Yesterday's news was about a potential Greek default and it caused a global market selloff. Today, hopes of preventing a Greek default are causing markets to rally. This alternating news flow is repeating over and over again. Investors should pay attention to the big picture however and not the noise of the day. The important thing to realize is that we are in a second global credit crisis.
Credit crises follow certain patterns, which include: recognition of overpriced financial assets, money flowing into safe havens, increased market volatility, rising costs for financial insurance, and various forms of government action to stop the problem. The specifics of the current credit crisis are below.
1. Government debt is being downgraded. This happened in Italy yesterday, the U.S. in early August and many times in Greece. This is the upfront recognition of the problem, which is almost always widespread public knowledge by the time it happens. In 2008, securitized debt containing subprime real estate loans was downgraded in mass, frequently from the triple A ratings that had previously been given.
2. Global money is flowing into safe haven U.S. treasuries. When yields hit lower levels than a previous credit crisis or all-time lows, this indicates this is happening on a mass scale. U.S. government two-year notes had a yield below 0.15% at one point this September 19th. During 2008, the two-year held above 0.60%. The ten-year yield has fallen below the 2.04% low in 2008 and below the all-time low of 1.95% in 1941.
3. Global money is flowing into safe haven currencies. In 2008, this was the U.S. dollar and the Japanese yen. In 2010, this is the Japanese yen, the Swiss franc, and gold (which needs to be thought of as a currency if it is to be analyzed correctly). The Swiss franc rallied so much that the Swiss stopped it from trading freely. The Japanese have also taken action to try to lower the value of the yen.
4. Stock market volatility has increased enormously. In 2008, there were a significant number of mini-crashes (a drop of 5% or more in one day). These were more common in the U.S. back then. Now they are more common in Germany, but they have been happening here as well. The flip side of mini-crashes is sudden sharp moves up in the market. These are also occurring.
5. Bank stocks are the focus of the big moves up and down in the stock market. U.S. banks and other financial stocks really got hit in 2008 -- a number of the companies themselves went under. This time it's European banks falling the hardest. One-day drops for some major EU and UK banks have been as high as 10%. Bank stocks aren't dropping that much in the U.S., but they are underperforming other sectors like technology.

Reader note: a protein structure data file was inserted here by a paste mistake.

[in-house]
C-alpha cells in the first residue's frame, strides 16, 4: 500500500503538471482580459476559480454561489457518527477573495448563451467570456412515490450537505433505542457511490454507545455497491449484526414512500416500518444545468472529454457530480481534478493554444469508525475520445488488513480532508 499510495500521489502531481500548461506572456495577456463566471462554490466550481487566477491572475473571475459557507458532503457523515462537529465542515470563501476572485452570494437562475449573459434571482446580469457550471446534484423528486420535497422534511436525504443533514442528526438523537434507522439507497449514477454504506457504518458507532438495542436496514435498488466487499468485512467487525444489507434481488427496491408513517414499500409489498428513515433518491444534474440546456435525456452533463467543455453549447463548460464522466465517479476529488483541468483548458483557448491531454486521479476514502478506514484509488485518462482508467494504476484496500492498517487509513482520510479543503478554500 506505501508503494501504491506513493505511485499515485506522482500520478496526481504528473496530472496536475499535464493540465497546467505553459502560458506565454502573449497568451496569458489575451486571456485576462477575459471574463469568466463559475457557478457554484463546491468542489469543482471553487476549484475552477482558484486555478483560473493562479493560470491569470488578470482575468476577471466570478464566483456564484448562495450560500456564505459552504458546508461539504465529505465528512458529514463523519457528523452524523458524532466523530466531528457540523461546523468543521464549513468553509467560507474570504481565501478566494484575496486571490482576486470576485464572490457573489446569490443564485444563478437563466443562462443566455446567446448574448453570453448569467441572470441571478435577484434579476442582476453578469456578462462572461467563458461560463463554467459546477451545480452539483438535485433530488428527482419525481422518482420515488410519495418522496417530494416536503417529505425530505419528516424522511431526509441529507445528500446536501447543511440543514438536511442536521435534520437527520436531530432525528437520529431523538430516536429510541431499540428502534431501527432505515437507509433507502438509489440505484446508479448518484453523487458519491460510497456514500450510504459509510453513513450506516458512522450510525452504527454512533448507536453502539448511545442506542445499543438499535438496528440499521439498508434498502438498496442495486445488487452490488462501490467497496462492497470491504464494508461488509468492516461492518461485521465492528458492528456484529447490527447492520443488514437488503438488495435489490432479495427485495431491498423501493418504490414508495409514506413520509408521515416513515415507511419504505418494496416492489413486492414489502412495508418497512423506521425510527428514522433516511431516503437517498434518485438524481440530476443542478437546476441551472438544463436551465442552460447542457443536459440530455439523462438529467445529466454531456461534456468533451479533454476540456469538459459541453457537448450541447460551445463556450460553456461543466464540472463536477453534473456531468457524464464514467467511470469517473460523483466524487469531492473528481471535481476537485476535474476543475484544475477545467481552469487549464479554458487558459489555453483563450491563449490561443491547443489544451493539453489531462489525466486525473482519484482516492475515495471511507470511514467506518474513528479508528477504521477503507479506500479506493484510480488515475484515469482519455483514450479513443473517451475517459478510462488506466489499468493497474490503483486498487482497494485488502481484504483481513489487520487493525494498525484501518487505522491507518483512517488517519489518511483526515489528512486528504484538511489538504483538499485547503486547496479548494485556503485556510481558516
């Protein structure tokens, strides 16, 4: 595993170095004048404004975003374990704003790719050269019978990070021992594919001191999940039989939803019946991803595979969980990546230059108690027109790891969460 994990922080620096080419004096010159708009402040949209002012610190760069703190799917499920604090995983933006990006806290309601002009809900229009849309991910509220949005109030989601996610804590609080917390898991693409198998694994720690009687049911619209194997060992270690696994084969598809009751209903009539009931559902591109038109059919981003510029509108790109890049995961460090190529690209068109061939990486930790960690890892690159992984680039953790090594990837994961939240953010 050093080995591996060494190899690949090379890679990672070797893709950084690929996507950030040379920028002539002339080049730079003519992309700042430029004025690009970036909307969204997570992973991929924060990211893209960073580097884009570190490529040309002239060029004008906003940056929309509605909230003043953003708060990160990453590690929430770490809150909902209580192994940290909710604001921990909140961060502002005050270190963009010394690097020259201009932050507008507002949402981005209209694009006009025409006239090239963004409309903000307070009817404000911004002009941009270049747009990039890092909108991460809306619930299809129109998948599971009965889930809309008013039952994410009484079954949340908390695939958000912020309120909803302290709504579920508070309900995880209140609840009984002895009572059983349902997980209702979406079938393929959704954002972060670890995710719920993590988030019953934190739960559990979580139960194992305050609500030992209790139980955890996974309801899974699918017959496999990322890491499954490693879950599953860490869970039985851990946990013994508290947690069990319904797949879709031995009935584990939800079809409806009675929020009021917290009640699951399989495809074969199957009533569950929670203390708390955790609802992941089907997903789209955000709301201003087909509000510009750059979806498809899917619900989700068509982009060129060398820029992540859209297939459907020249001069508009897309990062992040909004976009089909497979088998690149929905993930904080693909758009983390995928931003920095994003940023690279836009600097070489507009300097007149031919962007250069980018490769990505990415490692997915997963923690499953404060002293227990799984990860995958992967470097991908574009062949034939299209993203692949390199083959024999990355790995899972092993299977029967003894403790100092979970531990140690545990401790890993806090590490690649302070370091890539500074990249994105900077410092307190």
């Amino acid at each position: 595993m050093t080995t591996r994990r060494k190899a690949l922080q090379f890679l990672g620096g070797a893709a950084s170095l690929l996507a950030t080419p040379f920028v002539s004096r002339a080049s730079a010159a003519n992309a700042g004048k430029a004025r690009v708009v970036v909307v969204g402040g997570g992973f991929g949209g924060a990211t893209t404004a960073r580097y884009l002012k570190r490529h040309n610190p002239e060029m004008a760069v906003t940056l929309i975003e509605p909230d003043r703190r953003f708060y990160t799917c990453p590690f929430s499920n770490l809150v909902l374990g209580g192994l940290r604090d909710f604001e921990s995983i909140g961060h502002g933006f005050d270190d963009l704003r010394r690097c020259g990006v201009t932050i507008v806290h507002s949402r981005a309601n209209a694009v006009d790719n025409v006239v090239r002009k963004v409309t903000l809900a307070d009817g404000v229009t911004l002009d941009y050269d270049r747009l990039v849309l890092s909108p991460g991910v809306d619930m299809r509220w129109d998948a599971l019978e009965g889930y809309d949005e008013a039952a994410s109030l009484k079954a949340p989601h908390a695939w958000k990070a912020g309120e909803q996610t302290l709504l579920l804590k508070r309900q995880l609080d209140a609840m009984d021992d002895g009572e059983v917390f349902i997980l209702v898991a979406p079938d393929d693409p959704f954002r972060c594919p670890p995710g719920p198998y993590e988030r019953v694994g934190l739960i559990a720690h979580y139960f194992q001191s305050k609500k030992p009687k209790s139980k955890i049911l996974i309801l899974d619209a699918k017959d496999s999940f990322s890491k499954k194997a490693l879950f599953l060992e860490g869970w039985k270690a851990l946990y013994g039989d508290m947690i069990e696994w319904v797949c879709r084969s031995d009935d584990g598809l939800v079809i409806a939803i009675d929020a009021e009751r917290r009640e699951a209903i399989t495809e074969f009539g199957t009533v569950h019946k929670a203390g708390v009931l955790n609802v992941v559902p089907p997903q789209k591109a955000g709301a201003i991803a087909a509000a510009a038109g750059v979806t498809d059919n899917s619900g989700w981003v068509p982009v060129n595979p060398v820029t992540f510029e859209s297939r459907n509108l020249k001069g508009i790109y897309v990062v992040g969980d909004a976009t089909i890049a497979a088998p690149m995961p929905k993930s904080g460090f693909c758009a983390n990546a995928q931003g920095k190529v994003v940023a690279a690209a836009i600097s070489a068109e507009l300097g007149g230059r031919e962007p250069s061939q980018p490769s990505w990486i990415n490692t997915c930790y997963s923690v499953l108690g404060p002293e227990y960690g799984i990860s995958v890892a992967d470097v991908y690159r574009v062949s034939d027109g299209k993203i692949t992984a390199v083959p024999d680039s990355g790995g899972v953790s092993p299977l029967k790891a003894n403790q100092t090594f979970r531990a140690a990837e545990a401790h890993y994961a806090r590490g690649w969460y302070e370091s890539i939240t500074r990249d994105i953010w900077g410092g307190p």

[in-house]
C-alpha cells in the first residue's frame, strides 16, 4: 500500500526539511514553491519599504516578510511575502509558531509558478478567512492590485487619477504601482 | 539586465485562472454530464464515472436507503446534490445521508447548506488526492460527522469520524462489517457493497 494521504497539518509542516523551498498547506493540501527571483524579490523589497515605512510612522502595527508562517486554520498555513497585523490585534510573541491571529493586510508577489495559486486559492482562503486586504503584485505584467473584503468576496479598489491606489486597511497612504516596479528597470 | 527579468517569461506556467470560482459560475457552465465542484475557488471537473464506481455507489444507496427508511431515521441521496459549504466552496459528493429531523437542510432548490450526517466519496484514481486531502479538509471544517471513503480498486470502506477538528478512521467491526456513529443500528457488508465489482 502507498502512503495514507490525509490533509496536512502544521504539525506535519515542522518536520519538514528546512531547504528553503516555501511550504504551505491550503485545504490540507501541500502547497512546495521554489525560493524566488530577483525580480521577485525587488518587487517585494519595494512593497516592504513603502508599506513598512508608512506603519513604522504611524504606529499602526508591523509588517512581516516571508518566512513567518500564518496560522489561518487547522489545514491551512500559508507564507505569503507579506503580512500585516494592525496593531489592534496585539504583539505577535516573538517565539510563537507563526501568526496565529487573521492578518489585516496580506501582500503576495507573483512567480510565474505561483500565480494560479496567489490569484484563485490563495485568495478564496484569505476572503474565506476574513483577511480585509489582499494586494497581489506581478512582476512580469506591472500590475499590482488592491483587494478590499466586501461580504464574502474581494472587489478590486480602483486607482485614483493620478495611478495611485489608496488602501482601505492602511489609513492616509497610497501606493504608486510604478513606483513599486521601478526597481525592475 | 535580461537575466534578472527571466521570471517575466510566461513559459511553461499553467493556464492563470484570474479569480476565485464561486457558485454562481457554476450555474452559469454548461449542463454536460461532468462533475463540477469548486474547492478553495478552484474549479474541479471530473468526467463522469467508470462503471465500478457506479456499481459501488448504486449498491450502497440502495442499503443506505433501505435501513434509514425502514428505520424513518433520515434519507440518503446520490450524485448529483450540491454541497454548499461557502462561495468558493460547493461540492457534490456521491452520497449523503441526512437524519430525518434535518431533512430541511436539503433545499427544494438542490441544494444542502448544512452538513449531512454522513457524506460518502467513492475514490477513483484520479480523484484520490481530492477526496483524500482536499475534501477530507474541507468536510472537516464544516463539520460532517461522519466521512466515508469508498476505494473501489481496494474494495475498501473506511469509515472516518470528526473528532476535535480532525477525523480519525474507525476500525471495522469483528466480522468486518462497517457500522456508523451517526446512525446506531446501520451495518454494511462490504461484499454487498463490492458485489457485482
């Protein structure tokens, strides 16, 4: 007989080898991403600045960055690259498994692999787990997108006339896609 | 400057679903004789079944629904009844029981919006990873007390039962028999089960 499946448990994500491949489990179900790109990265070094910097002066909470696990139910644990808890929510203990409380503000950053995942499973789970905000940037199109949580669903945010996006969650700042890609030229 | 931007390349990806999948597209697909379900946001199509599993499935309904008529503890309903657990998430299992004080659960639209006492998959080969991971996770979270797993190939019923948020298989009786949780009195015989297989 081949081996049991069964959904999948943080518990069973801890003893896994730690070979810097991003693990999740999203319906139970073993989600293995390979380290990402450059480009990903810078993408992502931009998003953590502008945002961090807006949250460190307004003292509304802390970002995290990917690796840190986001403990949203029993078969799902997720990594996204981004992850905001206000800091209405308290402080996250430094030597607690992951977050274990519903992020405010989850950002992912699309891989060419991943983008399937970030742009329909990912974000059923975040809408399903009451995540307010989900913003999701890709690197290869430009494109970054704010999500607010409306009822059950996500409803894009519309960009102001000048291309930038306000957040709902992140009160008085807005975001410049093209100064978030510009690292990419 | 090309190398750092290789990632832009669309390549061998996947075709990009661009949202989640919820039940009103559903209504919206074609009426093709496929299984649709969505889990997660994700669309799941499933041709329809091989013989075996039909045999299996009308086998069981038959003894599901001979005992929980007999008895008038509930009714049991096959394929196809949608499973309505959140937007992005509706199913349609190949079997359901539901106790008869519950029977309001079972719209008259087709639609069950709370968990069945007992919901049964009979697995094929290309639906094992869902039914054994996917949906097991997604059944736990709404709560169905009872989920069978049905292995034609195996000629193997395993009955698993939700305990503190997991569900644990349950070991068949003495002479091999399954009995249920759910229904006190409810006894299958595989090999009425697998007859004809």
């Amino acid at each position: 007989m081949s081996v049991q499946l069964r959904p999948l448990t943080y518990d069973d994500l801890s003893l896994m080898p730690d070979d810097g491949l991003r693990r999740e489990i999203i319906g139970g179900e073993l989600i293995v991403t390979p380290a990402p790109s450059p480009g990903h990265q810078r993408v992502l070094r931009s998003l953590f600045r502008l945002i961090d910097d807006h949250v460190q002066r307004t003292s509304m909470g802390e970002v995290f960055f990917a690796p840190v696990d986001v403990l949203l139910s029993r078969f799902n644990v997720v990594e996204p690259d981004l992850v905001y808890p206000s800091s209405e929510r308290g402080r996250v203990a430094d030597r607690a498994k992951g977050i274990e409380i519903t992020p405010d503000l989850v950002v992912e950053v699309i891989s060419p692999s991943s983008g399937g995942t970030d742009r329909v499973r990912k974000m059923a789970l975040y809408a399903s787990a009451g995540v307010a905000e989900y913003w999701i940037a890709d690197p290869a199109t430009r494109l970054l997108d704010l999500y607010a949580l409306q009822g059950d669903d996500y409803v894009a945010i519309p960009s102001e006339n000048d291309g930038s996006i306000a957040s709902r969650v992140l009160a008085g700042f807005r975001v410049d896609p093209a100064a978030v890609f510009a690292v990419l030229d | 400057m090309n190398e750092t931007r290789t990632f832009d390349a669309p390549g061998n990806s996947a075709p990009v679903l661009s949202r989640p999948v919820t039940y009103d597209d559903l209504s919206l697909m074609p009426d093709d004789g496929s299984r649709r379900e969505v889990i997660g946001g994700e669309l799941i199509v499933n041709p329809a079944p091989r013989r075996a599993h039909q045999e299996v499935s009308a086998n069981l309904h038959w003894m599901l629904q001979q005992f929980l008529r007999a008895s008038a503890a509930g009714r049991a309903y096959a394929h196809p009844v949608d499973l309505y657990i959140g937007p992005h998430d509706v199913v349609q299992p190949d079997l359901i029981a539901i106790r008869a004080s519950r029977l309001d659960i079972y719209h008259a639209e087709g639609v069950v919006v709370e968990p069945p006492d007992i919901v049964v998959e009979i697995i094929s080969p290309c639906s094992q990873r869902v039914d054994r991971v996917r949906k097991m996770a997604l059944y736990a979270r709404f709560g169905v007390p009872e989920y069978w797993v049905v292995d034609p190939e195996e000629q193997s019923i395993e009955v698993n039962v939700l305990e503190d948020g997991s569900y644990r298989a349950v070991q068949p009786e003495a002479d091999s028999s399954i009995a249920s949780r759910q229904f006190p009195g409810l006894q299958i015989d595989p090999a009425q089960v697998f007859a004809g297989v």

6. Credit default swaps have hit record levels. Credit default swaps (CDSs) are bond insurance and they became a big news item in 2008 when they rose to unprecedented levels. While CDS rates for Greek sovereign debt have hit records and are rising for the other highly indebted EU countries, they have also hit records for some UK and EU banks in 2011 indicating a worse crisis than in 2008.
7. Major and ongoing bailouts are taking place. The EU had to bail out Greece in the spring of 2010 and then Ireland and Portugal. A second bailout for Greece had to be arranged this July, even though the first bailout was supposed to have taken care of Greece's debt problem. In 2008, the U.S. had TARP and arranged for failing banks to be taken over by stronger banks (Bank America is now in trouble again because of the legacy loans from the banks it absorbed during this period). Fannie Mae and Freddie Mac had to be nationalized.
8. Central banks are buying bonds in the open market. The EU has been buying up Italian, Spanish, Irish and Portuguese bonds in order to hold down interest rates in those countries. As long as it has an infinite access to funds, this strategy will work. The Fed began buying U.S. debt instruments in the fall of 2008 during the Credit Crisis.
9. Global coordinated central bank intervention took place last week. The need for global action is a consequence of the interconnectedness of the world financial system. A major problem in one region (in 2011 this is Europe, in 2008 it was the U.S.) will invariably spread everywhere. Central banks coordinate their activity to try to control the contagion.
10. The global economy is turning down. Problems in the financial system impact the real economy and they can turn a shallow downturn into a major one as has happened in 2008. Economic figures throughout the world have flattened and there are some warnings of a bigger drop to come (extremely low consumer confidence numbers for instance). GDP contraction in a number of regions will be the final confirmation that another global credit crisis has occurred.
Author: "Inflation Investing - A Guide for the 2010s"
Organizer, New York Investing meetup
This posting is editorial opinion. There is no intention to endorse the purchase or sale of any security.